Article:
They had a second first rounder in the draft, Rodney Carney, who they quickly moved to Philly for Thabo Sefolosha, along with sending a future second round pick. Instead, they should’ve held on to the pick and selected Kyle Lowry, who went eight picks later to the Grizzlies. Lowry has become an All Star talent and leaders for the Raptors over the last few year, and has been much better than Sefolosha or Carney have been.

2007: Joakim Noah

Winslow Townson-USA TODAY Sports

Winslow Townson-USA TODAY Sports

With the 7th overall pick, Chicago selected college standout Joakim Noah despite the questions about his offensive game. Noah would become a fan favorite and help create the defensive identity the Bulls would become associated with. Despite falling off last season, Noah has been a great player for Chicago as their fans love him and he’s been a big part of their winning seasons. No player selected after him in the first round has been nearly as successful. The Bulls got it right by taking the chance on Noah in 2007 and securing one of the greatest centers in franchise history.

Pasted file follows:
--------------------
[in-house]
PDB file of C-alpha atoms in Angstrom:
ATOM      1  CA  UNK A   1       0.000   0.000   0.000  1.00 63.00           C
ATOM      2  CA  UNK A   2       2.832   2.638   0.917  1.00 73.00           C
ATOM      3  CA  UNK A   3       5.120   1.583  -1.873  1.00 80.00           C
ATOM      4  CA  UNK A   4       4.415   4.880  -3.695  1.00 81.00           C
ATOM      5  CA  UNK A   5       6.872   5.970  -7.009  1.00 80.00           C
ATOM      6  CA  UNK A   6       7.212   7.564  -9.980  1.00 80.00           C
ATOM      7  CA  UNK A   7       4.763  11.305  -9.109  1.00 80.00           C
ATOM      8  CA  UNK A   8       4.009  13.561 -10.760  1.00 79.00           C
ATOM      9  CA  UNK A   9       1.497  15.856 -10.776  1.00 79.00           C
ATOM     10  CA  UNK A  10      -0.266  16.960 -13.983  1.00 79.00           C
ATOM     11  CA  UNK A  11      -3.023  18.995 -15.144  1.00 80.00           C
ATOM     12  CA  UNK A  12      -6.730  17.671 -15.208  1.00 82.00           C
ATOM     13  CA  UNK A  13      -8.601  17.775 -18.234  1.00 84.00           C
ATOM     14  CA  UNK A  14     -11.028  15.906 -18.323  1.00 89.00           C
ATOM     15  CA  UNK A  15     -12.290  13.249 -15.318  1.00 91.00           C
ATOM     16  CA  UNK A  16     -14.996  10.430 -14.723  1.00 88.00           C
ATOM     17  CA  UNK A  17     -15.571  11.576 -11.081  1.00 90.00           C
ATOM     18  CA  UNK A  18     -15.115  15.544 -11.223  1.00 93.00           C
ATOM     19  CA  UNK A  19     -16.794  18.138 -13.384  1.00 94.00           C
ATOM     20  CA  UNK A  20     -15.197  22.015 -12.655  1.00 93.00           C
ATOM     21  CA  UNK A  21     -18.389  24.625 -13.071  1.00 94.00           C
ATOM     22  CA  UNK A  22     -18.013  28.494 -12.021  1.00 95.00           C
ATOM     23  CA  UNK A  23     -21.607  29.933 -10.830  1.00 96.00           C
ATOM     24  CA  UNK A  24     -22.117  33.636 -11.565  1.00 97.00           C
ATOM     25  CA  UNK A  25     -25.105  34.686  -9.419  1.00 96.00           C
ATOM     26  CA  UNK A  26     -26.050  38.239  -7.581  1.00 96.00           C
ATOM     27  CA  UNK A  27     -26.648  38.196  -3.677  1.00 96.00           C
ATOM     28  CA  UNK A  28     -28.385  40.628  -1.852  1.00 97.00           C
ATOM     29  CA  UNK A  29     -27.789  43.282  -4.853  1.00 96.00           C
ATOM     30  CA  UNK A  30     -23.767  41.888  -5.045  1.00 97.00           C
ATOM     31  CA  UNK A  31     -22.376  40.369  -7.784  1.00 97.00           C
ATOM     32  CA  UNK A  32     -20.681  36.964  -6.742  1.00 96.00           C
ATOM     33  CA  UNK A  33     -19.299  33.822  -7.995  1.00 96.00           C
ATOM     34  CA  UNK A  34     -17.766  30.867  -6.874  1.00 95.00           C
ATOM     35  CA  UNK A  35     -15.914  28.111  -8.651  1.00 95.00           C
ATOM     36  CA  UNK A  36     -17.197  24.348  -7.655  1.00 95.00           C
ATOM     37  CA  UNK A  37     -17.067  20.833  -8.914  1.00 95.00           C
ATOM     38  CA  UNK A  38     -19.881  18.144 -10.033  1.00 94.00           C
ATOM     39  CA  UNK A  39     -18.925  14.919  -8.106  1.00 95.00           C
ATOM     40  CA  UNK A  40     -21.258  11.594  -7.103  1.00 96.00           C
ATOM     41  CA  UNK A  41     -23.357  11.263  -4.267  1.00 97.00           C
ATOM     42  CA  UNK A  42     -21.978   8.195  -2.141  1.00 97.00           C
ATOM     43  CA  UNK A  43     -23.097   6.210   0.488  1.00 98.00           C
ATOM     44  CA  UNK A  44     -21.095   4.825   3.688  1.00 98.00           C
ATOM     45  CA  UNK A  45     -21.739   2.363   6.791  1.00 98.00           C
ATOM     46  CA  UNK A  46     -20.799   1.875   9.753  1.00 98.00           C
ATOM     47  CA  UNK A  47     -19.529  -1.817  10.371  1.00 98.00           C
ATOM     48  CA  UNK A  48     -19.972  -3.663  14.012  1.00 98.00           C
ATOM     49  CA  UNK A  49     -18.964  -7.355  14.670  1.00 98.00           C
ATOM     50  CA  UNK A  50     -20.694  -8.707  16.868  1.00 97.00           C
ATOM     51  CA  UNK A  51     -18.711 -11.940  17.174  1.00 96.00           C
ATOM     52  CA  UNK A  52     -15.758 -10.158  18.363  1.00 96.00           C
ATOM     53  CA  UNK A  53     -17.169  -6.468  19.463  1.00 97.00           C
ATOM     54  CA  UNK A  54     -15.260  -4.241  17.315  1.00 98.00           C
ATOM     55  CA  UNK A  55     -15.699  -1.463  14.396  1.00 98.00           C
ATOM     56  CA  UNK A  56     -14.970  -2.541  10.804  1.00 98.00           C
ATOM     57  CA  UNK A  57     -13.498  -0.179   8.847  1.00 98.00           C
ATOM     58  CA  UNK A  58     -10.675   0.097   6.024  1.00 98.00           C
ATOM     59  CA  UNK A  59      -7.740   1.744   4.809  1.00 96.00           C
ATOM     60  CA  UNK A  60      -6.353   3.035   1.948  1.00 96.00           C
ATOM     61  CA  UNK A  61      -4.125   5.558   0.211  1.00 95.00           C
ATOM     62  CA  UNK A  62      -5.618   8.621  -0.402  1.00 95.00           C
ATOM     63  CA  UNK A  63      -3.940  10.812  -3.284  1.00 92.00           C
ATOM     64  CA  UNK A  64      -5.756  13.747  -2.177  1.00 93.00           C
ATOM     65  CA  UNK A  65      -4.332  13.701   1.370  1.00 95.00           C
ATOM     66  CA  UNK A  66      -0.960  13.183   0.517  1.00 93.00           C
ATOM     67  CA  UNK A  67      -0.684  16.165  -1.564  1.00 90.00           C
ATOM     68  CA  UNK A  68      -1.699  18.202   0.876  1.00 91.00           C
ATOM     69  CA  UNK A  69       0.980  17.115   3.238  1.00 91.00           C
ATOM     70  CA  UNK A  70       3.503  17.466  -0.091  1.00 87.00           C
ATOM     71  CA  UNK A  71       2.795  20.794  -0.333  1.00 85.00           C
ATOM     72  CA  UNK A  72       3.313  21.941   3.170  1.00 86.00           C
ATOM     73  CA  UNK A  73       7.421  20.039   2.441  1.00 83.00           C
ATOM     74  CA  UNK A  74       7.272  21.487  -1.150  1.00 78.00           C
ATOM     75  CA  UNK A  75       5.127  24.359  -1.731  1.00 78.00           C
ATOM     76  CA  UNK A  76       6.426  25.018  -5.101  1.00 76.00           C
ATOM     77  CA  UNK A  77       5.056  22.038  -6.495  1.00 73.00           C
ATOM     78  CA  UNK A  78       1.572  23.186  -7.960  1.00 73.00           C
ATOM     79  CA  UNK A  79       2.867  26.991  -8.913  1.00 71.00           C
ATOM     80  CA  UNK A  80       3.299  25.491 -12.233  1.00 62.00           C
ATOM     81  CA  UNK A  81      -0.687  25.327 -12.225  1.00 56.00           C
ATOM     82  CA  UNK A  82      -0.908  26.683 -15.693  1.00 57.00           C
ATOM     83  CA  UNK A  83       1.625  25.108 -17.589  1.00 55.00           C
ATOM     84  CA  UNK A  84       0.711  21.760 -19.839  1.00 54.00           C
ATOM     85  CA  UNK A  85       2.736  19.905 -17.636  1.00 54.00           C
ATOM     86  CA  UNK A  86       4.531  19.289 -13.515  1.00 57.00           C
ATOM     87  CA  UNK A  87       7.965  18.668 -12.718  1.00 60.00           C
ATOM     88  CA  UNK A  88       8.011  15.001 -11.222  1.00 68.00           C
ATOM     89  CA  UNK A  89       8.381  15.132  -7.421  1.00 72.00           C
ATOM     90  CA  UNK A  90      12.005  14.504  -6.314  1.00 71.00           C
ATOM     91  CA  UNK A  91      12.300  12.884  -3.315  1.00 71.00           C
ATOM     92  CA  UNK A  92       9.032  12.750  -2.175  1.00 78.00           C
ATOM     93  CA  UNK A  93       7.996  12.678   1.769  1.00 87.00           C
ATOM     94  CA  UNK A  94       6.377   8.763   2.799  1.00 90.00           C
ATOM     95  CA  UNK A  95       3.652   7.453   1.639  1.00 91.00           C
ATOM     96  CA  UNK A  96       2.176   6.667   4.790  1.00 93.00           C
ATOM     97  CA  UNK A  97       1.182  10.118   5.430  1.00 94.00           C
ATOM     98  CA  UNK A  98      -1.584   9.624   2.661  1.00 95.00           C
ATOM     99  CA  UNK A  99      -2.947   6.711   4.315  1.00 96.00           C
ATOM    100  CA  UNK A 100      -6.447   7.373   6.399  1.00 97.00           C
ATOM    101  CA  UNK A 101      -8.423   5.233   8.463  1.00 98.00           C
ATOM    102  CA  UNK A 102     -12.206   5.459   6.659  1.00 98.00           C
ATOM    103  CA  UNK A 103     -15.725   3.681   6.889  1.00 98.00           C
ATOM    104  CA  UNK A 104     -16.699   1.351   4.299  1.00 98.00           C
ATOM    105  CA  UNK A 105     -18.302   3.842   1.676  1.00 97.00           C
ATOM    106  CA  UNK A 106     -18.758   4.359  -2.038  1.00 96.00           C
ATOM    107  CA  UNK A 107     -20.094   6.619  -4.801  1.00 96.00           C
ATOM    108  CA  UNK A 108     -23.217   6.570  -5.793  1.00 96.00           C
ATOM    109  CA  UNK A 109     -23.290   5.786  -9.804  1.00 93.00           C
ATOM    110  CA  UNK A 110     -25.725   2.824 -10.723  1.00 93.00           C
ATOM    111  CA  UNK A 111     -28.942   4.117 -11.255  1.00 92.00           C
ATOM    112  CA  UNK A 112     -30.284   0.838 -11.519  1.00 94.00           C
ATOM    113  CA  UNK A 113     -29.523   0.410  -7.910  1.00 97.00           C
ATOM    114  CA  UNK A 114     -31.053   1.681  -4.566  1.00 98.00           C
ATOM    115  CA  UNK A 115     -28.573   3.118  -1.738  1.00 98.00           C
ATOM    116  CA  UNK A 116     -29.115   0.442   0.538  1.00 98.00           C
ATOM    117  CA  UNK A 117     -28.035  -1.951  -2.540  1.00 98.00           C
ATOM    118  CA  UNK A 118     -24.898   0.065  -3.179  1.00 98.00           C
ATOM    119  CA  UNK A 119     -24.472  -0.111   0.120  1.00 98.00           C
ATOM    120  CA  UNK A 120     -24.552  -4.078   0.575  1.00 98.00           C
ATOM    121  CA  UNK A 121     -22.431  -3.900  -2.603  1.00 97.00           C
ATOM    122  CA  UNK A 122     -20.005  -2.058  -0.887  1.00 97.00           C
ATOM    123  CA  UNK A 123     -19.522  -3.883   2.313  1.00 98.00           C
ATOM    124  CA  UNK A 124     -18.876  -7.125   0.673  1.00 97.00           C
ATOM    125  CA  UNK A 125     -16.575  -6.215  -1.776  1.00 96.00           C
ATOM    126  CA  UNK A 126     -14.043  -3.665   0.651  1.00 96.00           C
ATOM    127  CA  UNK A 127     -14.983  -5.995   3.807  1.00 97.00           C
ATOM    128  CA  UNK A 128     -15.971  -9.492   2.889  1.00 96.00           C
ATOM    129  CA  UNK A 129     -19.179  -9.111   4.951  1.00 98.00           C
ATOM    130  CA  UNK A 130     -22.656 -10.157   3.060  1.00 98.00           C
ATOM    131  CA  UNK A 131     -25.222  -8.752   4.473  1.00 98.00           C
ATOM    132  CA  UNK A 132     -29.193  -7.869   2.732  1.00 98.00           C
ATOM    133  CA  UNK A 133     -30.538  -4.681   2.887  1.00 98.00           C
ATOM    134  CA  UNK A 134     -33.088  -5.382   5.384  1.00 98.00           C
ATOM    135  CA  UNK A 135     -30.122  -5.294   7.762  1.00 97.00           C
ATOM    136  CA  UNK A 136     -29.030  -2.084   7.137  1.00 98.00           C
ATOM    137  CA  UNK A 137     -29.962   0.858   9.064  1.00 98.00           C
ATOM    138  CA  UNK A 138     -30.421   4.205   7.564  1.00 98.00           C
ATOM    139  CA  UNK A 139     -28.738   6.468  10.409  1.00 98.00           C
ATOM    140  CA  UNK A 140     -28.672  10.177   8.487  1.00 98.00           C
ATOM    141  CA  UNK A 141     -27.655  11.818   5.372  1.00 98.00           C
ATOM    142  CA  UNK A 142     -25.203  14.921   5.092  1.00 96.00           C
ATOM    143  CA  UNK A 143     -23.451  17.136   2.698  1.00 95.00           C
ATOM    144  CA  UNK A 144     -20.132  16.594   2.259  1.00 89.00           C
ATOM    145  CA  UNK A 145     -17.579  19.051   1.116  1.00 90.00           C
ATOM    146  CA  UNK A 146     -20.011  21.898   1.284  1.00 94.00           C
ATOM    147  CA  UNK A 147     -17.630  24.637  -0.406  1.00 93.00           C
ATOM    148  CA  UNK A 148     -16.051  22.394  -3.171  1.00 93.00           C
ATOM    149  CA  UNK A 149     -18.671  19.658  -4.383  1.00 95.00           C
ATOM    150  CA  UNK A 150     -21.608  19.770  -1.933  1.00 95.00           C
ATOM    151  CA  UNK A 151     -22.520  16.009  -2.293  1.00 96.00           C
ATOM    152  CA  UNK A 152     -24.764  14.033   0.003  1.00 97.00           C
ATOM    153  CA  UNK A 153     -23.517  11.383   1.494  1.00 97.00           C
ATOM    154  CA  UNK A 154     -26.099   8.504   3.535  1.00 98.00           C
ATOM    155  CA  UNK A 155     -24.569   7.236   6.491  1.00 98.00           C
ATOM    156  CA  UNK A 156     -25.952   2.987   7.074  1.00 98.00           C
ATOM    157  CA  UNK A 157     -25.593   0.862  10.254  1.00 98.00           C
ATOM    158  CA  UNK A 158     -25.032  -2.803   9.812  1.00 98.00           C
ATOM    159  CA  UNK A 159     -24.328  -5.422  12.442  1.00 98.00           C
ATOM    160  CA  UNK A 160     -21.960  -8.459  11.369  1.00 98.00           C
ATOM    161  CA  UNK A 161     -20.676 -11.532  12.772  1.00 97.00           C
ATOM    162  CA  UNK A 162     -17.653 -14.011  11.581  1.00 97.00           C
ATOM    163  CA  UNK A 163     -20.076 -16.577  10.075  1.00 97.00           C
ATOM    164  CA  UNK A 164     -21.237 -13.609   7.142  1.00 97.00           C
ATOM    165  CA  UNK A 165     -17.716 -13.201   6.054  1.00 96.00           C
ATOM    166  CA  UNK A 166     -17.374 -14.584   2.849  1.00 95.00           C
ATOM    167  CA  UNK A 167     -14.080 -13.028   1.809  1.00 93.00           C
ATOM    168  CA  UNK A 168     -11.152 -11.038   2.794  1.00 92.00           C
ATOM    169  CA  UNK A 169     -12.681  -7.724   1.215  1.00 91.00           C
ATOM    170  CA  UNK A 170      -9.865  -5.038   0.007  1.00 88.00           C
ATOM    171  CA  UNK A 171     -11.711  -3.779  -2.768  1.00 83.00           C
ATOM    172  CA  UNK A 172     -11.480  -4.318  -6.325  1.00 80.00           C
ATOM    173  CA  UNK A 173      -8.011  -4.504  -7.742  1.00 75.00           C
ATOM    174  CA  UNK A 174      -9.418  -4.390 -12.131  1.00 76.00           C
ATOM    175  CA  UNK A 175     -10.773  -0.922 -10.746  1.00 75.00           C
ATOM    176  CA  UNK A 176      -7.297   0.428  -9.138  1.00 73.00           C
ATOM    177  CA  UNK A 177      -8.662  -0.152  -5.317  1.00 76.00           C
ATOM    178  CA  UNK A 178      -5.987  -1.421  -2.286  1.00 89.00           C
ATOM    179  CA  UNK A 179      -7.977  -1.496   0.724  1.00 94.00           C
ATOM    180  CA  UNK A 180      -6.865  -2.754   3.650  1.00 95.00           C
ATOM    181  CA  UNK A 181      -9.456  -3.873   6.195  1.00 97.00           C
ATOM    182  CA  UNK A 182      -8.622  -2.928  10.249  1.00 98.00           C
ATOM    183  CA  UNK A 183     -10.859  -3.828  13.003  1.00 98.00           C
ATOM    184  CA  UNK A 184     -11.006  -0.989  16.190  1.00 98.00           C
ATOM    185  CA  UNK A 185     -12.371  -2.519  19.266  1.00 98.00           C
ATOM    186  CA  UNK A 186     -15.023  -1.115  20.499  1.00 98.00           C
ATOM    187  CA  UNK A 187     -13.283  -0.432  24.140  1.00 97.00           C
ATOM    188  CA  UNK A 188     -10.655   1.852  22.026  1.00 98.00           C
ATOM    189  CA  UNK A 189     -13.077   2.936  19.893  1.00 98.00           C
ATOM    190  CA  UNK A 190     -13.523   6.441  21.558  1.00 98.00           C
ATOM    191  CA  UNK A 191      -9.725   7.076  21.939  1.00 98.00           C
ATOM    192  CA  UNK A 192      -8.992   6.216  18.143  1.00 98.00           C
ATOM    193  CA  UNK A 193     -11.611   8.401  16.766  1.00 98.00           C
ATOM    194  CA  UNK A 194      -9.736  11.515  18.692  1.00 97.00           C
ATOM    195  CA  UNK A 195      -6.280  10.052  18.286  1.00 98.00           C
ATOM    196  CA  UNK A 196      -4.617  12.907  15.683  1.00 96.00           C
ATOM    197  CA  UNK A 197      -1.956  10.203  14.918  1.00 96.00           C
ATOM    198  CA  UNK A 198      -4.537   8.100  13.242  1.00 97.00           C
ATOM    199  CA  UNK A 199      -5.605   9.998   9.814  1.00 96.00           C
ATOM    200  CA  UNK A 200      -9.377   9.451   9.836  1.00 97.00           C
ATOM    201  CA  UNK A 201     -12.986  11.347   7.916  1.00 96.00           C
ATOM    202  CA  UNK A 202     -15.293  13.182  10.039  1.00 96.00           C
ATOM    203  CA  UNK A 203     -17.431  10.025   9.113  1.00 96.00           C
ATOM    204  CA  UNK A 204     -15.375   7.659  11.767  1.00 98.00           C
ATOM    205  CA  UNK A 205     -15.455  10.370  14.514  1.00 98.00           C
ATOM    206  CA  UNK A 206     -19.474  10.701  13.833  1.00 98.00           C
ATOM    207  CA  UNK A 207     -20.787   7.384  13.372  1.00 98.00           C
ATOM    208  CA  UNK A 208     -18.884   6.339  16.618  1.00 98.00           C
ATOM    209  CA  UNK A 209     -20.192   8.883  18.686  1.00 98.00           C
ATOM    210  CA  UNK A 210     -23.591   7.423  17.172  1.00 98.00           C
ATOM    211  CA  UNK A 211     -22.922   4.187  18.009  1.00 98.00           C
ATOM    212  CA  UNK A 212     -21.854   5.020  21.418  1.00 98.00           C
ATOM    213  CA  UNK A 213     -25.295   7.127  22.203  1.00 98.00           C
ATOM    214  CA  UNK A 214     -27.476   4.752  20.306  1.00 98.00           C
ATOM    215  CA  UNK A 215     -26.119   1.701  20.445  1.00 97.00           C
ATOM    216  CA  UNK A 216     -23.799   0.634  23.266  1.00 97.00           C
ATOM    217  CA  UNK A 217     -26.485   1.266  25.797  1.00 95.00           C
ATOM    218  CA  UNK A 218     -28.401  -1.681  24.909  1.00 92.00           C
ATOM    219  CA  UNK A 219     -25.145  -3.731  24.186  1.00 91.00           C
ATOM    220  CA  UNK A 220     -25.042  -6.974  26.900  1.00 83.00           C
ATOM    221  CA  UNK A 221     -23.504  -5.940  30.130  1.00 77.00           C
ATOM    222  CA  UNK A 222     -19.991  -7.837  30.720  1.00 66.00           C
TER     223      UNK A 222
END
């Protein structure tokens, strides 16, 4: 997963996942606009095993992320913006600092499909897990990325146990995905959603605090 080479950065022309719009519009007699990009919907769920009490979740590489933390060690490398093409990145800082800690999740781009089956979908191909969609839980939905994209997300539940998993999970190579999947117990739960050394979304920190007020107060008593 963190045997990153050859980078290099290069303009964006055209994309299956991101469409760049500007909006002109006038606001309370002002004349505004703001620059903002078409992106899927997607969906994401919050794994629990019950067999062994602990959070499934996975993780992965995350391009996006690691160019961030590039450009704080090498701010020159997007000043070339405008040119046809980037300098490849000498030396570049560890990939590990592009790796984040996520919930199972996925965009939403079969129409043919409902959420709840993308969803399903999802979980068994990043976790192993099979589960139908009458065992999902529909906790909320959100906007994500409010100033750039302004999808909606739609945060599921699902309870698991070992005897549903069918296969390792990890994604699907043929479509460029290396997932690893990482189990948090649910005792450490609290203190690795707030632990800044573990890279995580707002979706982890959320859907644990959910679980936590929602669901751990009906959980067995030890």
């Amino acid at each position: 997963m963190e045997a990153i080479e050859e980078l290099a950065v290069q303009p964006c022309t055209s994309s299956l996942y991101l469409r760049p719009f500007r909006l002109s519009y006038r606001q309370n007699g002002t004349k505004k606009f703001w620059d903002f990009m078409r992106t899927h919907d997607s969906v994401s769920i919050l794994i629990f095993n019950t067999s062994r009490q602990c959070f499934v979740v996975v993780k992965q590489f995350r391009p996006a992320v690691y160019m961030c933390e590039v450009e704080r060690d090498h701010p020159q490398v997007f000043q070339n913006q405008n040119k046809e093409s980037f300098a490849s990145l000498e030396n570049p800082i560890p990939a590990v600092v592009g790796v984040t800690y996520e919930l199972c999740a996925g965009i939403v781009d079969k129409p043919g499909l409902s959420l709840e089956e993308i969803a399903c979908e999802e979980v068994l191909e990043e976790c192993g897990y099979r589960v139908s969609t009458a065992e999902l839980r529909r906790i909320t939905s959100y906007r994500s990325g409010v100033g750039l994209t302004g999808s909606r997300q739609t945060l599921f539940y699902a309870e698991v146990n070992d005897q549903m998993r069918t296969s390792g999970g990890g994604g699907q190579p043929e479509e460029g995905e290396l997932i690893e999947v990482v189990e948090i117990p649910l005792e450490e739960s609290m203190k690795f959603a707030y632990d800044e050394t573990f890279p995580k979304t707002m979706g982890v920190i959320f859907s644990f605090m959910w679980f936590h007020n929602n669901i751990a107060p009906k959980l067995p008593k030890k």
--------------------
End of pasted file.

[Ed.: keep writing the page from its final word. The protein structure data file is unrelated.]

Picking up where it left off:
2008: Russell Westbrook

Kim Klement-USA TODAY Sports

Kim Klement-USA TODAY Sports

Here comes the most controversial re-select pick of our list. In 2008, Chicago selected Derrick Rose with the #1 overall pick and he has been very successful. Before bad luck and severe injuries causing him to miss a lot of time, Rose helped make the Bulls relevant again and won the 2011 MVP Award. Even with these accolades, he’s just not as good as Russell Westbrook, who was selected 4th overall. Not even factoring the injuries, Westbrook is a more dynamic player and has an even bigger upside. Westbrook’s season last year was better than Rose’s MVP season and he would have been a better player to build around for the future.

2009: Jeff Teague, Taj Gibson

Brett Davis-USA TODAY Sports

Brett Davis-USA TODAY Sports

When it comes to the NBA Draft, you should always draft the best player available. With success not guaranteed, you can’t draft for the position unless the players are equal. Chicago selected James Johnson with the 16th pick in 2009 and the next three selections were Jrue Holiday, Ty Lawson and Jeff Teague. Chicago passed on all three because Derrick Rose was their point guard, so instead they ended up with a bust. Teague has gone on to become an All Star and was arguably the MVP of a team that won 60 games last season. If the Bulls drafted Teague instead of Johnson, they would have had a better chance in playoff series when Rose suffered injuries.